After a few weeks of boat preparation and a long day of sailing across the Gulf Stream we crashed hard last night. Mangrove Cay is just a tiny spec of an island but luckily the winds stayed calm overnight and we slept like babies.
We couldn’t check into customs at the West End because they were hit hard by Hurricane Matthew and haven’t reopened yet. Which leaves us with a few options in the Abaco’s. We joined our friends David and Kristy of s/v Latitude Adjustment and we’ve decided to head for the northern bit of the Abaco’s and check-in at Little Grand Cay.
It’s only 25 nautical miles from Mangrove Cay and its crystal clear shallow water all the way. Sounds perfect, right? Crazy part is the winds are kicking up to 25+ knots out of the northeast, which is the direction we are heading. Today’s sail is going to be an upwind beat with a lot of tacking. We considered staying put to wait for calm winds, but we need to get checked in so we can touch land and start exploring. Plus, the wind speeds will continue to increase over the next few days, so this is our “best” weather window.
What a day! It all started off with a magnificent sunrise that even the cats were impressed by. Then top that off with the highest continuous winds we’ve sailed in so far and it was exhilarating. We’ve seen some winds kick up to 32knots in the past, but they came with a storm so the high wind was always short lived. Each little experience is growing our confidence, both in our boat and ourselves.
That is probably our biggest takeaway so far from sailing and travel in general. We are continuously learning a lot about ourselves and how we handle situations. Sometimes we’re beaming with pride and others we’re hanging our heads in disbelief and shame. Sailing can be humbling to say the least.
Sailing High Winds & Reefing
Some of the best sailing tales we’ve been told over the years have been about sailing in gale force winds (32-63 knots) and big storms. We’re not quite ready for that yet…but choosing to sail on these manageable 20-30 knot days are excellent reefing and high winds sailing practice. We’re learning more about how our boat handles, how much sail she likes up and where our personal strengths and weaknesses lie.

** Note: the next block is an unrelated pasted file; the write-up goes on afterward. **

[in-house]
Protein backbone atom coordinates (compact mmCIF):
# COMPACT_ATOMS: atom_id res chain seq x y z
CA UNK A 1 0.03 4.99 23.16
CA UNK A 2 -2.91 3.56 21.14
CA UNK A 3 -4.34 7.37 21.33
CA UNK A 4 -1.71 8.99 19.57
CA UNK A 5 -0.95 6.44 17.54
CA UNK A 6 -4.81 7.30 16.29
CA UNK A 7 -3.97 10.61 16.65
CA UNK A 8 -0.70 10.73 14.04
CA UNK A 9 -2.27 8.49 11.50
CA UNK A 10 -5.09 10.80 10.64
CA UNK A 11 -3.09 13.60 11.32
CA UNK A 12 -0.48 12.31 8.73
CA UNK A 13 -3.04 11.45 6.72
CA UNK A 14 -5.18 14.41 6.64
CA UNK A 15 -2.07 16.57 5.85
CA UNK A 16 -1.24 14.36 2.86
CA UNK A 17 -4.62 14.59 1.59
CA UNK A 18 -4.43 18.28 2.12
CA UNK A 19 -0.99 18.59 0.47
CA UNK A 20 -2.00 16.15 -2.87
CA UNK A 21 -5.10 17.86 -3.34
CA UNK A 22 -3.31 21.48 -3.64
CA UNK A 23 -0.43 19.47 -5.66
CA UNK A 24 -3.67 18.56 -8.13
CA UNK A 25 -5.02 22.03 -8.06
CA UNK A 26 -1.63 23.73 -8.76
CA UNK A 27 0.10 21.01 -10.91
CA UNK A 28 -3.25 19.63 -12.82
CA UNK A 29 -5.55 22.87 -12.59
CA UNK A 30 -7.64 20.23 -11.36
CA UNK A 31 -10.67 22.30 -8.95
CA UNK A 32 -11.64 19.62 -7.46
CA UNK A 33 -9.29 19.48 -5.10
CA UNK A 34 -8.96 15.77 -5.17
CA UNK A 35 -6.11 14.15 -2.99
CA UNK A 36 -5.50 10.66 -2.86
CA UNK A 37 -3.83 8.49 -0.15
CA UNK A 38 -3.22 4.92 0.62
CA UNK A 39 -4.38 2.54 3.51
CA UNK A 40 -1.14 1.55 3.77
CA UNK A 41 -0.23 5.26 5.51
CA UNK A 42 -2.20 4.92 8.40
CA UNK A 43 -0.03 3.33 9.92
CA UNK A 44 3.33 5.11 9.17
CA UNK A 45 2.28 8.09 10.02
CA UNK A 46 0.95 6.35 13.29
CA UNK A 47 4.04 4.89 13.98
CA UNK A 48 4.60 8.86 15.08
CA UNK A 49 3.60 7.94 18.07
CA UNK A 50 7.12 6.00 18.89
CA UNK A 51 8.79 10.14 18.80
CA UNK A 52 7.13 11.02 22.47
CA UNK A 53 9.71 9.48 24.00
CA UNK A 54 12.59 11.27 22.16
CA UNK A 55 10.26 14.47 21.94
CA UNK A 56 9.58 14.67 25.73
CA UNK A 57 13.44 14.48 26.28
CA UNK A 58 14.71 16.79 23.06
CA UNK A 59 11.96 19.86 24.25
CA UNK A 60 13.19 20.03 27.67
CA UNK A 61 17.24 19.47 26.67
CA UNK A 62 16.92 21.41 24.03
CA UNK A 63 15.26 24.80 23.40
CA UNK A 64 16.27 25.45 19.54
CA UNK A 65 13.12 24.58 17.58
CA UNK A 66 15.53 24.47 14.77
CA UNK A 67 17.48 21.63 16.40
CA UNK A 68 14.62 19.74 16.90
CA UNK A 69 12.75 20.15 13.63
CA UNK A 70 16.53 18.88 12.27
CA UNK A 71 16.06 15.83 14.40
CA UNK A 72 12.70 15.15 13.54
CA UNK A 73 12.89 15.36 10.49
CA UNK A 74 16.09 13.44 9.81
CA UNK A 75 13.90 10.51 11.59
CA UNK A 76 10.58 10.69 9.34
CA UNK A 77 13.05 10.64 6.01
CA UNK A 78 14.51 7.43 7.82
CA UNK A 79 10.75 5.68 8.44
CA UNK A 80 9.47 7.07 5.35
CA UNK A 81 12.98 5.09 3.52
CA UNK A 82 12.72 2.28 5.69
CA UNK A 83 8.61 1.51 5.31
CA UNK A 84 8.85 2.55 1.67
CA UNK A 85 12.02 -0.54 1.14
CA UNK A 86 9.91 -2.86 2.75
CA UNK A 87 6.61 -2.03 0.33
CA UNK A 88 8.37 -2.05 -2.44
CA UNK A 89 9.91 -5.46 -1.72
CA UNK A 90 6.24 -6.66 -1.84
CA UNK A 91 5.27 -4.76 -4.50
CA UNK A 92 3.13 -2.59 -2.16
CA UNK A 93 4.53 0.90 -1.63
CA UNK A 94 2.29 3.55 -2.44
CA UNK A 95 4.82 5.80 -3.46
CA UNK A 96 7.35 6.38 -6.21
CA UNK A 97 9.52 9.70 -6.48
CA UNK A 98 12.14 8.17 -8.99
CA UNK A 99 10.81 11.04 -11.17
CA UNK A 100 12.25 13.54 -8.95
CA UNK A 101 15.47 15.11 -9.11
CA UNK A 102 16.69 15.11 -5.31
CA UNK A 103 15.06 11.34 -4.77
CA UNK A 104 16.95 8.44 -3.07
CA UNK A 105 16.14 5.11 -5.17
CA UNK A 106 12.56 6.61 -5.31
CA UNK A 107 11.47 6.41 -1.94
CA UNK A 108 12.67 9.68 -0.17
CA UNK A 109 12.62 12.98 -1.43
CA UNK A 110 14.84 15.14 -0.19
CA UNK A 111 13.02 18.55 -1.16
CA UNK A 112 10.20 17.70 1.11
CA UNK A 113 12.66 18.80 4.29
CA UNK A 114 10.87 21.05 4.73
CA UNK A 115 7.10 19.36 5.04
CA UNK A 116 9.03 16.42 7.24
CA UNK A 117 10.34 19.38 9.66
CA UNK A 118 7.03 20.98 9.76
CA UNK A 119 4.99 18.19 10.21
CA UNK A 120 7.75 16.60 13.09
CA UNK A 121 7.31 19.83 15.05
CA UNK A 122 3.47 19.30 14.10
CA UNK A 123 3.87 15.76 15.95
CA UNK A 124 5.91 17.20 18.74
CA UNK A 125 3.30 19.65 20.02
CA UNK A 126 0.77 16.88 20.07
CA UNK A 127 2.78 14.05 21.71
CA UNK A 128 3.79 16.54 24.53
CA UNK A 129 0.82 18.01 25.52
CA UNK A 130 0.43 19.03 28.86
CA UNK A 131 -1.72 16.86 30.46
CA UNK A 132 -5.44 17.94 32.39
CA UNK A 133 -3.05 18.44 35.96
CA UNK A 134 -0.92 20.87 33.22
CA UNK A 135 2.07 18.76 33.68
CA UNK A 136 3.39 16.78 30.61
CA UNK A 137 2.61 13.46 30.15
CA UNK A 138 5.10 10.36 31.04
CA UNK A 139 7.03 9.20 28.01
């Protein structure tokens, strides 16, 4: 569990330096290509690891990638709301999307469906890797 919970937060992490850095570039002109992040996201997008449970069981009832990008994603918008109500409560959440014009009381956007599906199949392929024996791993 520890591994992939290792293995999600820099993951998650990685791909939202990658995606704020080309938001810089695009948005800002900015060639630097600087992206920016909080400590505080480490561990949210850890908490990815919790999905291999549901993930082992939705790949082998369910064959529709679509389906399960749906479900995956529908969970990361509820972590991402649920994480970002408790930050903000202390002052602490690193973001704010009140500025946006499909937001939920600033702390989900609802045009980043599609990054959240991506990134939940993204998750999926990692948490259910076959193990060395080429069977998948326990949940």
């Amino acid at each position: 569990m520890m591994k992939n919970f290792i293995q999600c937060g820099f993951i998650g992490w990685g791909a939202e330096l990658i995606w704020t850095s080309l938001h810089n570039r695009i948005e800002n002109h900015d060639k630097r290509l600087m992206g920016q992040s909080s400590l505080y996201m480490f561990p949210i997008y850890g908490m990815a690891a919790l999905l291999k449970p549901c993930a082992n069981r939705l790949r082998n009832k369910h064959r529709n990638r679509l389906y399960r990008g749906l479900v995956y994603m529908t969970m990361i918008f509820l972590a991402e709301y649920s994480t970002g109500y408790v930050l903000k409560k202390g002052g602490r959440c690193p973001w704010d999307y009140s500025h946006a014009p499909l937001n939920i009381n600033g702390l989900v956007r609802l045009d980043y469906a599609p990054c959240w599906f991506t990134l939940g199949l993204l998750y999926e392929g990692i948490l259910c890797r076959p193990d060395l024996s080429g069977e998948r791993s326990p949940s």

Blowing A Line
Blowing a line sounds a lot like a gun shot. It’s scary. Then of course there was the chaos that came immediately after with our sail violently whipping about uncontrolled. It required quick, decisive action to realize what happened and then react to the situation.
Luckily, we sprung into action. We didn’t panic and we communicated well. That was good. As Jason’s sheeting the genoa in you can hear in the background (of the video) “wait, wait, wait”; that’s me alerting him that a line is stuck, then you can hear “ok, go, go, go” right before our brand-new Action Cam is taken for an unexpected ride! Once we had the new line run and everything back in order we had to ask ourselves, “what did we learn?”.
Here comes that 10-year rule again and in the form of an excellent lesson. Anyone can blow a line but it’s much more likely to happen on older, sun and salt ridden lines. We’ve mentioned before that we’ve been told there is a 5 and 10-year life span when it comes to boats and boating equipment. Some items last about 5 years while others last 10 or more. During our survey, it was pointed out that our running rigging (all the ropes, which once in use are not called ropes any longer, now they are called “lines”) were getting closer to the end of their life span and would need to be replaced within a year or two.
However, it’s very hard to put an exact time stamp on a lot of these things, it’s more of an educated guess. Our lines are getting older but many of them do still have life in them. And every sailor we talk to says something like this: you must get as much life out of things as you reasonably can, without putting safety at risk. It’s not entirely about being frugal, it’s also about not being wasteful.